“ That is a very astute observation.” the wizard said “But we know all things used for the purpose of ow then but from the magician himself and by how he applies that magic. For instance to give a fussing infant a rattle to amuse and quiet himself. That is a kind of white magic and it is good. But to give that same infant a rattle to quiet him when its still attached to a live rattlesnake is a kind of black magic. That kind of magic shall not be allowed to thrive in our world as long as the Brotherhood stands in defiance of its spreading.”
“That I understand my lord. But what if I have more sheep?”
“It’s super concentrated, That means that just a tiny bit will be more than enough. I have prepared enough dye solution to allow you to dye the wool of a hundred sheep.” Choralys told the boy.
“I can dye a hundred sheep with just that little bit? You have got to be pulling my leg mister wizard.” Shane laughed .
“Mind thy manners young master lest thy face should break out in hairy warts to remind thee of thy place.’” Choralys warned.
“Sorry your worship.” Shane mumbled contritely and it was forgotten.
“What you do is mix this potion with water, at a rate of one dram per four buckets of water in a trough or a barrel and then you just dip the wool in it and let it dry on a rack.” Choralys explained
“But won’t the dye turn my hands all black master?”
“All you have to do is wash it off with lye soap and water. Be warned that until the dye is dried in the wool it will wash out again with plain water. So don’t leave it out in the rain or try washing it for at least five full days, after that the dye will be set in and will never fade or wash out again.” Choralys explained.
“Oh, okay, great!” Shane said with honest enthusiasm. “That’ll work perfectly, thank you, sir!”
They talked like two old friends, and like teacher and pupil until Tayvian finally woke up nearly 2 hours later. He came dragging into the laboratory in search of a hot meal and was directed to the bubbling pot of bats wing soup and a clean bowl. But when he poured the first ladle full of soup into his bowl the bat wing fell into it with a heavy wet plop.
That woke him up.
“What is this?” he cried dropping the bowl to the stone floor where it landed with a crash. Hot bat wing soup went flying everywhere. No pun intended.
”It’s the secret ingredient.” Shane laughed and Choralys joined him.
“ On second thought I think I’ll just have a grilled cheese sandwich .” Tayvian said and left in search of his rucksack and its ample supply of bread and cheese.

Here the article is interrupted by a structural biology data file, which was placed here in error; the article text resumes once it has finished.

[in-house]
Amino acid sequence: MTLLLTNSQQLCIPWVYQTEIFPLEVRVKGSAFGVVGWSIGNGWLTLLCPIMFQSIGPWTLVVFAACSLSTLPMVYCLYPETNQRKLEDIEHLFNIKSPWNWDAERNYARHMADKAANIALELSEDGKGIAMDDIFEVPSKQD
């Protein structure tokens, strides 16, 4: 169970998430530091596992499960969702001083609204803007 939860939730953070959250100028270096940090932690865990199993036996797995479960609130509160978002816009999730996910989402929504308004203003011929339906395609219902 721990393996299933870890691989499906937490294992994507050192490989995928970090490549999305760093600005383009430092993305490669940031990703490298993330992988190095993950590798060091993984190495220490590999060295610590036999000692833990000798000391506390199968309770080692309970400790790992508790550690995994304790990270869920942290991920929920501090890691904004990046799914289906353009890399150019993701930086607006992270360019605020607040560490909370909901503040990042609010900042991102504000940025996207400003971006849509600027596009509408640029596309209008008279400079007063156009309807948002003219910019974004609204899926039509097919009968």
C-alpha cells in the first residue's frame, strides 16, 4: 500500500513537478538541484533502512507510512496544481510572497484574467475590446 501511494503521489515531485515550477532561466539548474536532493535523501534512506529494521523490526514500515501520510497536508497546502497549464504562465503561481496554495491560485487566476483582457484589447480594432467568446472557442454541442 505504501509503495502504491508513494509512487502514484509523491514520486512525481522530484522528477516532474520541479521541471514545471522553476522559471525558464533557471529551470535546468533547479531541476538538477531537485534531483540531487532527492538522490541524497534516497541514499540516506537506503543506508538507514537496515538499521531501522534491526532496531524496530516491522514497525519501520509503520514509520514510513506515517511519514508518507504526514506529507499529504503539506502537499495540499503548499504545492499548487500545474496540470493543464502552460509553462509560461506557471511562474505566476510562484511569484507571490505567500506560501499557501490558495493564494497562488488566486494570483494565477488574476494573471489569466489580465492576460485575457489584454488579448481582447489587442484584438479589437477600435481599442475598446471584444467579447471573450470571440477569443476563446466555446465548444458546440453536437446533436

When the boys left the house of the ancient sorcerer just past noon, they carried with them extra cheese, a clearly drawn map that would take them back to Kilcairn, and of course the black wool dye. This last item, Shane carried in a stoppered bottle.
They offered the wizard their most gracious thanks for his help and hospitality and Choralys assured them that they could travel all nightunder the full moon without any fear of encountering Morloch again.
“But don’t forget about the calling and do not fail to answer it whensoever it shall come.” He had warned, Shane.
“What will happen if he changes his mind and ignores this calling?” Tayvian asked out of curiosity.
Instead of a verbal answer to his question Choralys the White simply raised his ironwood staff a few inches and slammed he golden heel down on top of the big rock upon which he was standing. A brilliant flash of dazzling white light erupted from the Orleanstone mounted upon its head and with a sharp report like a peal of thunder the boulder split between his feet. “If you break your word then you do so at your own peril!” the old magician warned the two boys who had been knocked off of their feet by the concussion of the powerful blast, and were now cowering on the ground. When they looked up again the wizard was gone as though he had vanished into thin air.
Shane looked at the cloven boulder for a few moments then looked at Tayvian. Tayvian looked at the split boulder and then at Shane. “I don’t know about you brother but I have got to get me one of those staffs.” Shane said with shock and awe in his voice.
“Yeah. ” Tayvian agreed. “Get me one too.”
They cleared the southern border of Mayrewood an hour before it got dark, just as Choralys had said, the light of the full moon was bright enough to light their way so they walked all night long and reached Tayvian’s house before first light. They agreed to meet up the next day to go fishing at Hag Creek and finalize their plans for the prank on old man Charney before they split up.
Shane finally got home a few minutes later and he crept inside and crawled into his own bed. He had just closed his eyes when the roostercrowed and the next thing he knew his mother was shaking him awake again and telling him to get up come to breakfast.
Having no choice, Shane got up to do his chores. After they were done he had to move the flock to the upper pasture. He knew that would take him the rest of the day to accomplish.
By the time he finished his chores that day and reached the fishing hole on Hag Creek he fell down in the tall grass on the bank neext to Tayvian and by the time his shadow caught up with him Shane was sound asleep and snoring like a buzz saw.
When two hours later he finally woke up again, the final plans for operation Black Sheep were in place and the plan was set in motion.
First they mixed up a measure of the dye just as Choralys had instructed.. The timing was crucial because they knew old Charney would be heading to for Callister in a few more days. They dyed a prime, white Merino ram coal black.
This was the same ram that old Charney would buy from the distraught young lad on the Kings Road just 6 days later. The dye was dried in the wool by then so there was no fear of it running or coming off before Old Charney returned on Monday to look at the flock. A problem which would expose their prank